CDU boss Merz has to take a lot of criticism and apologize after his “social tourism” statement. It is not the first time that such a derailment has happened to Merz.

Friedrich Merz actually only exists once. But sometimes the impression arises that the number one of the CDU appears in two versions. On the one hand there is the type of manager who analyzes in a factual and factual manner what he thinks is going wrong in this country and how he would like to change it. And then there is the “Fettnapf-Merz”, who repeatedly attracts attention with thoughtless statements that bring him a lot of opposition and malice, and which he then has to take back.

At the beginning of this week, “Fettnapf-Merz” was on the road again. On Monday evening on “Bild-TV” he complained about “social tourism” among a large number of Ukraine refugees: “to Germany, back to Ukraine, to Germany, back to Ukraine.” The message was clear: Many people use here, who are not at risk at all in their homeland, systematically exploit our welfare state.

A “shitstorm” then broke out on Tuesday night. Merz was accused of speaking like AfD politicians. The much-vaunted solidarity with Ukraine was also not very far. Regardless, “Team Merz” spread the “social tourism “Thesis on Tuesday at eight o’clock again on Twitter.

At 10 a.m. came the turnaround. Merz wrote: “If my choice of words is perceived as hurtful, then I apologize in all forms.” The use of the word “social tourism” was an “inaccurate description of a problem observed in individual cases”.

Apparently, nobody in the CDU noticed for a long time what was brewing on Tuesday night. Otherwise the “social tourism” statement would not have been repeated on Twitter. This raises the question of what the spokesman for the CDU and what the personal spokesman for the party and parliamentary group leader Merz actually do professionally.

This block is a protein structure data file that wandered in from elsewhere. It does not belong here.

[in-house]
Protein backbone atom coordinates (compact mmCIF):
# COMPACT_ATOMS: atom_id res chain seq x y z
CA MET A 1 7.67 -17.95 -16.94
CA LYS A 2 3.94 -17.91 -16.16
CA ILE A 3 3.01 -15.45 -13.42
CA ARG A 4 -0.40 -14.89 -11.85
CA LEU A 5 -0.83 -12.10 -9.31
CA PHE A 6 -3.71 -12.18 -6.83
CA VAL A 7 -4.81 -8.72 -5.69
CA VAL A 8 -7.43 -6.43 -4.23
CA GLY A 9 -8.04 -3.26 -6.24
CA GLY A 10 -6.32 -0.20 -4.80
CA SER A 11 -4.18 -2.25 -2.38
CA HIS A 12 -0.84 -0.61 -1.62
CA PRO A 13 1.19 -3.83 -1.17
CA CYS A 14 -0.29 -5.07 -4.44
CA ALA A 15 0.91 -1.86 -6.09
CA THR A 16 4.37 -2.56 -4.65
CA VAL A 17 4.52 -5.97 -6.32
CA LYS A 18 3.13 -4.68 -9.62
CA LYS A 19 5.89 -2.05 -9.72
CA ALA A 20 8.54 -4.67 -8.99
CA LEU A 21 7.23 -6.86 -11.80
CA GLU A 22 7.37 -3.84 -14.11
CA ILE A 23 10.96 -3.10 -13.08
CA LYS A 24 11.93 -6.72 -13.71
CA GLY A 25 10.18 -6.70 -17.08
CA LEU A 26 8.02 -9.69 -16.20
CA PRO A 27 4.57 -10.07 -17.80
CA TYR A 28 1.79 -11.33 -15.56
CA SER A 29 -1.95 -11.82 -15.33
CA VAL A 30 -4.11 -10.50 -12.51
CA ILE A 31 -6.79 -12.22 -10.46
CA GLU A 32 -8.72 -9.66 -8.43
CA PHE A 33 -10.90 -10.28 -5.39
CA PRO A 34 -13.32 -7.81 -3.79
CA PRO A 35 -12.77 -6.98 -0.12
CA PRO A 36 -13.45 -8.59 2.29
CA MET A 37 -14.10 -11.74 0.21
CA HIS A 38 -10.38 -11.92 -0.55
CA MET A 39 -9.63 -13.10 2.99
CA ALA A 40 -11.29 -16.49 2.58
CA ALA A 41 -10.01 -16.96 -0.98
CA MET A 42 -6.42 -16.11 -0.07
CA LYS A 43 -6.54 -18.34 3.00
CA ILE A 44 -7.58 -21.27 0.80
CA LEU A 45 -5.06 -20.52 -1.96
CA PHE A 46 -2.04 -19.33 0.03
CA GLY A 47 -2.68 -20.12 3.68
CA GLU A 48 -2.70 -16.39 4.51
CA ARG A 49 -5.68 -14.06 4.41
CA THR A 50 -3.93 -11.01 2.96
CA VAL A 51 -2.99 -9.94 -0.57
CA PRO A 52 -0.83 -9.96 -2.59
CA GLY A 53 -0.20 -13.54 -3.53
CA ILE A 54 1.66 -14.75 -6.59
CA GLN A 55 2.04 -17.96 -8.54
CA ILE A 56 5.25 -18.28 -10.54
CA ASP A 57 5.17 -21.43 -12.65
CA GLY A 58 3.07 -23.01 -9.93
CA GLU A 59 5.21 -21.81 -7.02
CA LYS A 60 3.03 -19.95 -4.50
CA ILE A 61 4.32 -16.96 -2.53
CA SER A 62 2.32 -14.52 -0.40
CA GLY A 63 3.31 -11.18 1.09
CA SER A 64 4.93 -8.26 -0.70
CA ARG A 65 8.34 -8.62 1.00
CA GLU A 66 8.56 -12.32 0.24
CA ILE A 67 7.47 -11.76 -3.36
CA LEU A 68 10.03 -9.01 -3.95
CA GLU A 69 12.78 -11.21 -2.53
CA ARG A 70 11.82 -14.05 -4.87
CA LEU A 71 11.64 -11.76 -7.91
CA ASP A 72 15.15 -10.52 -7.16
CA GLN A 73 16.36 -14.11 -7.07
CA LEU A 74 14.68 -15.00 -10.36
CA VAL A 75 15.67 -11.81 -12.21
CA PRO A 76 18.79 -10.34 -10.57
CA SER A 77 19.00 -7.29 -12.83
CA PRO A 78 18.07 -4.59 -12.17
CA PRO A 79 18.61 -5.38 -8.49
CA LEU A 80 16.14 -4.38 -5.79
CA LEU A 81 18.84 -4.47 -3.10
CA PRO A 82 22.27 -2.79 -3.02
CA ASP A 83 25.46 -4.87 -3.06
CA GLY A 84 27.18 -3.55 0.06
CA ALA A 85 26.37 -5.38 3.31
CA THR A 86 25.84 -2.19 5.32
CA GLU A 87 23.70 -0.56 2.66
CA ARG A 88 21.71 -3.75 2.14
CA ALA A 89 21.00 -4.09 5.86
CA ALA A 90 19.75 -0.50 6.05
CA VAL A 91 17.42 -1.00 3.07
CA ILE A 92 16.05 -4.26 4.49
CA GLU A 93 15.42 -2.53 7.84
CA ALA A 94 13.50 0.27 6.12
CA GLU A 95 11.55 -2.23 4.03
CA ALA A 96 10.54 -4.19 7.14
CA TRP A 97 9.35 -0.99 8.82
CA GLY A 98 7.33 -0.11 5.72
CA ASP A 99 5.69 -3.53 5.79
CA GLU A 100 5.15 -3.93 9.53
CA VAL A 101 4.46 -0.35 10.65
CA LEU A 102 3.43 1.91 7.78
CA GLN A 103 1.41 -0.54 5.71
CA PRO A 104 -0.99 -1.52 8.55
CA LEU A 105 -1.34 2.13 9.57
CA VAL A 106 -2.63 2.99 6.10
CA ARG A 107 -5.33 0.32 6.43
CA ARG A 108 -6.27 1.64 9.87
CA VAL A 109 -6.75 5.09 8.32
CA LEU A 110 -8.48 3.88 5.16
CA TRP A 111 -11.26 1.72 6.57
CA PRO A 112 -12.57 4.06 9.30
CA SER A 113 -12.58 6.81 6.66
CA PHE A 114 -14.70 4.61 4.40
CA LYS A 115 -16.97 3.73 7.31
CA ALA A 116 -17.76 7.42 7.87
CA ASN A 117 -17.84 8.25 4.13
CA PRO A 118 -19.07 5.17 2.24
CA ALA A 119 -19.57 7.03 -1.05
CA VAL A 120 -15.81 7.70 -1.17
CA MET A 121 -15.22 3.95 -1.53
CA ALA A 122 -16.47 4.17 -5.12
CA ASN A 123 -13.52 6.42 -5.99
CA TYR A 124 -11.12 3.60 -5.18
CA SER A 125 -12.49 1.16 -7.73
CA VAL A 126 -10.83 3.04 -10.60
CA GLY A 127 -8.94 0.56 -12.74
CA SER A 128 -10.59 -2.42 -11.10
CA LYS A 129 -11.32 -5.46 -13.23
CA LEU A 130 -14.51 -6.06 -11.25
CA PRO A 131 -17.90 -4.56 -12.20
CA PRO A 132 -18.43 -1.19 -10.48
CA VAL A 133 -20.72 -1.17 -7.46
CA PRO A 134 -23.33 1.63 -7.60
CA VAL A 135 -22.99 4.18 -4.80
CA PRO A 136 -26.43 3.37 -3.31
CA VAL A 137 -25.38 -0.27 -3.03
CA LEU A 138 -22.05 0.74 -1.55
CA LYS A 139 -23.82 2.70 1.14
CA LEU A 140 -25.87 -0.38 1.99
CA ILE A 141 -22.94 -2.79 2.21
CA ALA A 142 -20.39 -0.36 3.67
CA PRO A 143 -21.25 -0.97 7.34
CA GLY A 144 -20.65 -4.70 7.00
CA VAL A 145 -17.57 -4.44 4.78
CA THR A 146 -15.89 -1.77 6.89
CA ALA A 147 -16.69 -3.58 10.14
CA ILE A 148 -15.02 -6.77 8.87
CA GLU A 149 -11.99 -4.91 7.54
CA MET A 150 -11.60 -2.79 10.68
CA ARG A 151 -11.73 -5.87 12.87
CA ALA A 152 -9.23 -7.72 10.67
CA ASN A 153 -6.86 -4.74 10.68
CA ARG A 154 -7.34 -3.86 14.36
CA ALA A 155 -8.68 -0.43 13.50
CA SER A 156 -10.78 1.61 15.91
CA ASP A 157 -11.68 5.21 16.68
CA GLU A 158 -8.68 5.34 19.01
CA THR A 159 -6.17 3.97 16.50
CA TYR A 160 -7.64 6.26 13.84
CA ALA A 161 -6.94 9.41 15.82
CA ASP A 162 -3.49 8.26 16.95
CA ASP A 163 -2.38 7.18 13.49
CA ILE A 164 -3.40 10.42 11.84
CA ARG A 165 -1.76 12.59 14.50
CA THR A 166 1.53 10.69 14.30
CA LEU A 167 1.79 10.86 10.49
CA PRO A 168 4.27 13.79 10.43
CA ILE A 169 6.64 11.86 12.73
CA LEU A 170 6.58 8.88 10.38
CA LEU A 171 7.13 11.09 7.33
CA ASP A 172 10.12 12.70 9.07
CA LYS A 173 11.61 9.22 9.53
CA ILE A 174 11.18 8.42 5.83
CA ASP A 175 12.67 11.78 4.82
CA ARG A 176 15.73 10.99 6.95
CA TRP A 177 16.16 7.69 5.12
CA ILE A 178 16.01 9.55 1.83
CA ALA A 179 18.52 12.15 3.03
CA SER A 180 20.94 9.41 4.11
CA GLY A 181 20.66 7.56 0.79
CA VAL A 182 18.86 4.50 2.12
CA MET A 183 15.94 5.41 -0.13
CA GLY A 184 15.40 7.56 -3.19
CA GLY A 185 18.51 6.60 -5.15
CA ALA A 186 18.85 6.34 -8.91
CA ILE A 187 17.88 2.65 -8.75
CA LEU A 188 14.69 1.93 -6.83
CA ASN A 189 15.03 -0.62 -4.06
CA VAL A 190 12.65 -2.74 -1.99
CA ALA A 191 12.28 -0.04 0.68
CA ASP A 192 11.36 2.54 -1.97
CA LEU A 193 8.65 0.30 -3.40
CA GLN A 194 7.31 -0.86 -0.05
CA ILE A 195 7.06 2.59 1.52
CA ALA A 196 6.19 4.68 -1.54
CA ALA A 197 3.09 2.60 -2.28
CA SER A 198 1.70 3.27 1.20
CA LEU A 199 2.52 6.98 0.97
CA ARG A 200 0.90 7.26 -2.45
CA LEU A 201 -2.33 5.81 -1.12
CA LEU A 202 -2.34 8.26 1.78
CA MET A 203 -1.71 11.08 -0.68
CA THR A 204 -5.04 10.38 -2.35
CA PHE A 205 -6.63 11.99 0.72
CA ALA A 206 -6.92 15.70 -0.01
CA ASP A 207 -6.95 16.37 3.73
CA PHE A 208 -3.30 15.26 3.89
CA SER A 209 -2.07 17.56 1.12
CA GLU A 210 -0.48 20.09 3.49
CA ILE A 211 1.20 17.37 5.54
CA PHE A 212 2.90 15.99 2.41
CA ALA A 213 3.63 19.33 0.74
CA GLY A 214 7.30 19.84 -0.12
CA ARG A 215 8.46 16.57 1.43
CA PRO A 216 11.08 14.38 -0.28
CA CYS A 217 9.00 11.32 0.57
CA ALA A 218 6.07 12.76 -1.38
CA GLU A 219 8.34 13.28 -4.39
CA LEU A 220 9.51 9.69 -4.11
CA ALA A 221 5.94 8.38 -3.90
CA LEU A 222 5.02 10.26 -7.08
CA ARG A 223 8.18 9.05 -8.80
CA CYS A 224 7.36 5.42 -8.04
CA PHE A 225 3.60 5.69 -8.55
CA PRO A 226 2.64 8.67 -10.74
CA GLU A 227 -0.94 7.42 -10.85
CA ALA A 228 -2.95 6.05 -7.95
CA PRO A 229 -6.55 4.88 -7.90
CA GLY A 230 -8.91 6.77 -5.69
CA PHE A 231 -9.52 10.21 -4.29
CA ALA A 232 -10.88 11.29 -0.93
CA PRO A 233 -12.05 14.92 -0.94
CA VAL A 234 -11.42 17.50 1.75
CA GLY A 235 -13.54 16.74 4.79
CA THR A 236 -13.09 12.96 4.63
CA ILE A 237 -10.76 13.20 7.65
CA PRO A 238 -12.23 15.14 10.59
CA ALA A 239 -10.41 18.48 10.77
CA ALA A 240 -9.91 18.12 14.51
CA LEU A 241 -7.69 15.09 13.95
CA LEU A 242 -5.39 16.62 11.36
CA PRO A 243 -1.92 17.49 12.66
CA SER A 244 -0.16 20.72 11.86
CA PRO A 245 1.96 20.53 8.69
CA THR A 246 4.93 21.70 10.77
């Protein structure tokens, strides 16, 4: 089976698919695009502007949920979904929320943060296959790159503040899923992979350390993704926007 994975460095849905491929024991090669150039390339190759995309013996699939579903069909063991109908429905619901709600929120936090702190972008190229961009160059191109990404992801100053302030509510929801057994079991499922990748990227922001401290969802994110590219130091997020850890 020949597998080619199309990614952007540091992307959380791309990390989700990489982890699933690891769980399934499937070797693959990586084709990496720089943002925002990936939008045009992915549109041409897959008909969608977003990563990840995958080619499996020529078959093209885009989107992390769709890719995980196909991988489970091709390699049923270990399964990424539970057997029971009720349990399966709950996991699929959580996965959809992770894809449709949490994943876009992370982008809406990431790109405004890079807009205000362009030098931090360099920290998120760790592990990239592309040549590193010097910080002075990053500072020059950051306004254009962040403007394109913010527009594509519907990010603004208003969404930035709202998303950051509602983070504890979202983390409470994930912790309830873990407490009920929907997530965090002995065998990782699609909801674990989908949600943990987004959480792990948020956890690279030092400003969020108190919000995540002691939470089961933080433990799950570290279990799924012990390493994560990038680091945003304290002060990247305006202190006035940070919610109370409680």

In the party headquarters as well as in the parliamentary group, one should actually know that Merz, who is usually so factual, sometimes resembles a “loose cannon”. The image of an unfamiliar cannon lurching around on the ship’s deck represents people who are sometimes difficult to control. And Merz falls into this category.

This has been shown several times since autumn 2018, when Merz returned from self-imposed political exile. During his first candidacy for the CDU presidency, Merz confused even his loyal followers when the manager, who claimed to earn one million euros a year at the time, counted himself among the “upper middle class”. This earned him plenty of scorn and ridicule. His explanation for this choice of words was weak: he understood the rich to be people who had inherited a company.

A year later, during his second attempt at the party chairmanship, he tried to score points within the party by attesting the federal government’s “awful” appearance. Beating down your own chancellor like that was too much, even for critics of Merkel in the CDU. Merz rowed back ruefully. He would “phrase it differently today,” he admitted sheepishly. And: The CDU should never give the impression of being “disloyal to one another”. But that’s exactly what he was.

The next freak out was about the sensitive issue of dealing with homosexuals. When asked if he could imagine a homosexual as chancellor, Merz replied that “as long as it doesn’t concern children”, sexual orientation is “not an issue for public discussion.” Combining homosexuality with pedophilia in the same breath did not lead only for public protests. Even the then deputy CDU chairman Jens Spahn, himself married to a man, was publicly outraged. And again Merz had to correct himself.

Merz not only sometimes misrepresents the tone. He sometimes has no sense of which behavior triggers which reactions. It may be that Merz flew to Sylt with his wife in a private plane for the Lindner wedding because it was practical and he just likes to sit at the controls. But the flight was often castigated as “climate-damaging ostentation”. The fact that, according to Merz, the flight left a smaller CO2 footprint than some of the luxury cars owned by cabinet members, this could not make up for the damage done.

Only he knows whether Merz just slipped out the term “social tourism”. There are also suspicions that the CDU chairman wanted to use the refugee issue to address those in his own party whom he addressed at the CDU party conference – keyword: women’s quota – was too “middle”. Whatever the case: in the public discussion, the outrage over Merz is supplanting the gas levy fuss at the traffic lights. Chancellor Olaf Scholz and Economics Minister Robert Habeck should be very grateful to Merz.